Bridge Scour Monitoring
A National Science Foundation and later U.S. Army Corp of Engineers funded project.
Project title: Scour Monitoring and Failure Prediction for Safe and Resilient Infrastructures
Source of support: National Science Foundation and U.S. Army Corp of Engineers
Scour is a leading cause of bridge collapse worldwide. Scour monitoring can prevent scour-induced damage and failure of overwater bridges and infrastructure systems. A novel piezoelectric scour sensing technique with the potential of continuous and robust monitoring during flood events is proposed. A small-scale piezoelectric rod functioning based on the concept of a vibrating cantilever beam is designed, fabricated, and calibrated (Fig. 1). A piezoelectric thin film was embedded in a rod, and the piezoelectric scour rod was buried beneath the bed. When scour erodes soil and sediments near the vicinity of the buried rod, flow would induce vibrations of the buried rod and piezoelectric sensing element. By monitoring the generated voltages and by extracting the characteristic vibration properties of the buried rod, the exposed length (or equivalently scour depth) was be determined (Fig. 2). Laboratory-scale validation tests were performed in which a network of these buried rods was installed. A relationship between the excitation-fluid velocity and the vibration frequency was discovered and accounted for through calibration testing and fluid-structure interaction modeling. Large-scale sensors, up to six feet, were successfully tested in collaboration with the U.S, Army Corps of Engineers and the U.S. Army Engineer Research and Development Center. Current work focuses on improved passive piezoelectric monitoring by utilizing piezoelectric rods optimized for multi-modal sensing. A collaboration with wireless electronics company Elintrix aims to simultaneously develop compatible wireless data acquisition hardware along with a custom user-interface. See Video 1 for a laboratory demonstration of the sensing and data acquisition system.
The second sensing system utilizes commercially available miniature dissolved oxygen (DO) probes (Fig. 3). DO probes operate as scour sensors due to a pronounced difference between the oxygen levels in the riverbed and flowing water. Both sensing techniques were examined when deployed as arrays around a small-scale bridge pier in flume tests. It was demonstrated that both sensors can detect scour as it occurs and continue to function as soil is redeposited in the scour hole. Ongoing research is aimed at creating a practical cost-value framework for scour sensor selection and interpretation.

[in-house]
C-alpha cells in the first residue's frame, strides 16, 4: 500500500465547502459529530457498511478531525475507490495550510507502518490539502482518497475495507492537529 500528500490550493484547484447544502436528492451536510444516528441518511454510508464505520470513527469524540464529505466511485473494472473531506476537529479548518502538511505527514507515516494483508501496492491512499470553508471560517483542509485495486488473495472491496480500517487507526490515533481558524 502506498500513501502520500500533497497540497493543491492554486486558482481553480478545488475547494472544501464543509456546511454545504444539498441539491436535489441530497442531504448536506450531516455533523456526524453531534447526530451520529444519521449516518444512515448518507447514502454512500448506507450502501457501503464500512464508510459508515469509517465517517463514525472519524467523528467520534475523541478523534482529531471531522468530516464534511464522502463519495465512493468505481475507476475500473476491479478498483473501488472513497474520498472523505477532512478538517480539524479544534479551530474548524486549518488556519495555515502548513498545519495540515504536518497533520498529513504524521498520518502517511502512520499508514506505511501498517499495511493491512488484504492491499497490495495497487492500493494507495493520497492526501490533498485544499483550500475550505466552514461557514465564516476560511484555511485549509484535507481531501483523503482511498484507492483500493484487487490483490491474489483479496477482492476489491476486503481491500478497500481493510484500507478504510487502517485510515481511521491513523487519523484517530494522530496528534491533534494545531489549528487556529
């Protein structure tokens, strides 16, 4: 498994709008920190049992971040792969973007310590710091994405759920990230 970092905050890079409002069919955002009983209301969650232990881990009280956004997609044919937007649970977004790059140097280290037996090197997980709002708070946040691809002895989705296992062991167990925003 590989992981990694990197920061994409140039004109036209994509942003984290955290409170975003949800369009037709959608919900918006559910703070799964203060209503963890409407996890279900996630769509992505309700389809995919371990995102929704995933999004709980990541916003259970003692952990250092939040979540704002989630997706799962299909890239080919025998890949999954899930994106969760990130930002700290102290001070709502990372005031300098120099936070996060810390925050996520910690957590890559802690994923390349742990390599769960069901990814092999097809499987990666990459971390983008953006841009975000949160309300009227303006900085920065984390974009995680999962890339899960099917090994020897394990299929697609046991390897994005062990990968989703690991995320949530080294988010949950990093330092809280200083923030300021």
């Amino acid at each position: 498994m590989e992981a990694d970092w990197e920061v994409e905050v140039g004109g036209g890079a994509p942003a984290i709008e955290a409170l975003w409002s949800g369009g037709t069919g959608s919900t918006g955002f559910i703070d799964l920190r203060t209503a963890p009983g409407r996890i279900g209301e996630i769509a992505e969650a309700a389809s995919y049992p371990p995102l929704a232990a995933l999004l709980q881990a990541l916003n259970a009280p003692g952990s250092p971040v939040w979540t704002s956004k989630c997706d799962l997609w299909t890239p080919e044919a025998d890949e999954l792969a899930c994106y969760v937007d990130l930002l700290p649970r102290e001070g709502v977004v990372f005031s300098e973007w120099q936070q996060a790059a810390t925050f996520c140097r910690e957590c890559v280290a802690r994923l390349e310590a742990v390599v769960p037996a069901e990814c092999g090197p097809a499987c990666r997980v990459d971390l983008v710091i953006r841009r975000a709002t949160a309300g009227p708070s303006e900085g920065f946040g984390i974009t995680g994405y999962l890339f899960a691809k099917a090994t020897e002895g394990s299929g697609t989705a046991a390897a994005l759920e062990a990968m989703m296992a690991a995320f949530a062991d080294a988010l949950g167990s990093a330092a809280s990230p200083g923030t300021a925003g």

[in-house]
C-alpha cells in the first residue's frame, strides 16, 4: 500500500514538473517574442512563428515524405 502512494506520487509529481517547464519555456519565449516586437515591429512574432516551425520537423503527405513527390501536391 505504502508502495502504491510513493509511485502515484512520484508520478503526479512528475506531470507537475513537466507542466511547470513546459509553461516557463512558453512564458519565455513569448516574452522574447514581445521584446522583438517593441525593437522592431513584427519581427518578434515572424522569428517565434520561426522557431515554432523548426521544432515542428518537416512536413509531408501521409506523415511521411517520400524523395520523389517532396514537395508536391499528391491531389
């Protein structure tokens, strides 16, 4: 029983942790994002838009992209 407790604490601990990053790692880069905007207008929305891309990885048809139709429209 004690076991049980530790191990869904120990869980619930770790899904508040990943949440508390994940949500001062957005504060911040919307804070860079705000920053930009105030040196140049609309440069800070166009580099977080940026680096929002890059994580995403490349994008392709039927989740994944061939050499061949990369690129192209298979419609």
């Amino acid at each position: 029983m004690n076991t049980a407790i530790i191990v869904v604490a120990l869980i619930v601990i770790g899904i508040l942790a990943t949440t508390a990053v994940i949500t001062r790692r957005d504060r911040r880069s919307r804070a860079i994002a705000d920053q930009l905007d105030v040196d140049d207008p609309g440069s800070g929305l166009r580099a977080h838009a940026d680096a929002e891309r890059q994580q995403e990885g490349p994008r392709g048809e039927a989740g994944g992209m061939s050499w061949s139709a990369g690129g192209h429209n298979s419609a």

Read more about this topic in an article published in The Economist.
Prof. Michael Todd, UC San Diego
Prof. Chin-Hsiung Loh, UC San Diego
Elintrix (Escondido, CA)
M. Funderburk, S-K. Huang, C-H. Loh, and K. J. Loh, 2019, “Densely Distributed and Real-time Scour Hole Monitoring using Piezoelectric Rod Sensors,” Advances in Structural Engineering (1369-4332), Sage. DOI: 10.1177/1369433219831124
F. Azhari and K. J. Loh, 2016, "Laboratory Validation of Buried Piezoelectric Scour Sensing Rods," Journal of Structural Control and Health Monitoring (1545-2263), Wiley. DOI: 10.1002/stc.1969
F. Azhari and K. J. Loh, 2016, "Dissolved Oxygen Sensors for Scour Monitoring," IEEE Sensors (1530-437X), IEEE, 16(23): 8357-8358. DOI: 10.1109/JSEN.2016.2613123
F. Azhari, P. Scheel, and K. J. Loh, 2015, “Monitoring Bridge Scour using Dissolved Oxygen Probes,” Structural Monitoring and Maintenance (2288-6605), Techno-Press, 2(2): 145-164. DOI: http://dx.doi.org/10.12989/smm.2015.2.2.145
K. J. Loh, C. Tom, J. Benassini, and F. Bombardelli, 2014, “A Distributed Piezo-polymer Scour Net for Bridge Scour Hole Topography Monitoring,” Structural Monitoring and Maintenance (2288-6605), Techno-Press, 1(2): 183-195. DOI: 10.12989/smm.2014.1.2.183
Fig. 1: Buried cantilevered piezoelectric scour sensors are excited by ambient flowing water, and their dynamic properties vary depending on their exposed lengths (scour depth).
Fig. 3: Dissolved oxygen sensors are buried along a bridge pier, and drastic changes in DO levels indicate their exposure to ambient water due to scour.
Fig. 2: Buried piezoelectric scour sensors only required a single voltage measurement, and the raw data could be processed to obtain scour depths that coincided well with manual measurements obtained during a flume test.
Video 1: Piezoelectric scour rods are interrogated and the data processed in real-time time to determine their exposed lengths (or scour depth).